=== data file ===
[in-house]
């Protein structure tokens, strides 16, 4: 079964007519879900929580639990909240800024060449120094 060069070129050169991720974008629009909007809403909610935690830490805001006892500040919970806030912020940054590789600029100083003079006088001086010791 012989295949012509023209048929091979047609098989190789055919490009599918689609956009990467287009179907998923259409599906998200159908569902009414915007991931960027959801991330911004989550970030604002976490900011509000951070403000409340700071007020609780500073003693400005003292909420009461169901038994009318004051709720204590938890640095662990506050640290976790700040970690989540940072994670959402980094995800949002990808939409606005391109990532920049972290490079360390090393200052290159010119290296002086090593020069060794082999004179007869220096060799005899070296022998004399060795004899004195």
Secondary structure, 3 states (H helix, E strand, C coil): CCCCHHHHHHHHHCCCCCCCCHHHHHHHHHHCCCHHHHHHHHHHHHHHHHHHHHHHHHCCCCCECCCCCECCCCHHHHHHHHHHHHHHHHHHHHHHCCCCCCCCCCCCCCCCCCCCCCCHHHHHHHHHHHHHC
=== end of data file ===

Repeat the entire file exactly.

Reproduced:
[in-house]
């Protein structure tokens, strides 16, 4: 079964007519879900929580639990909240800024060449120094 060069070129050169991720974008629009909007809403909610935690830490805001006892500040919970806030912020940054590789600029100083003079006088001086010791 012989295949012509023209048929091979047609098989190789055919490009599918689609956009990467287009179907998923259409599906998200159908569902009414915007991931960027959801991330911004989550970030604002976490900011509000951070403000409340700071007020609780500073003693400005003292909420009461169901038994009318004051709720204590938890640095662990506050640290976790700040970690989540940072994670959402980094995800949002990808939409606005391109990532920049972290490079360390090393200052290159010119290296002086090593020069060794082999004179007869220096060799005899070296022998004399060795004899004195």
Secondary structure, 3 states (H helix, E strand, C coil): CCCCHHHHHHHHHCCCCCCCCHHHHHHHHHHCCCHHHHHHHHHHHHHHHHHHHHHHHHCCCCCECCCCCECCCCHHHHHHHHHHHHHHHHHHHHHHCCCCCCCCCCCCCCCCCCCCCCCHHHHHHHHHHHHHC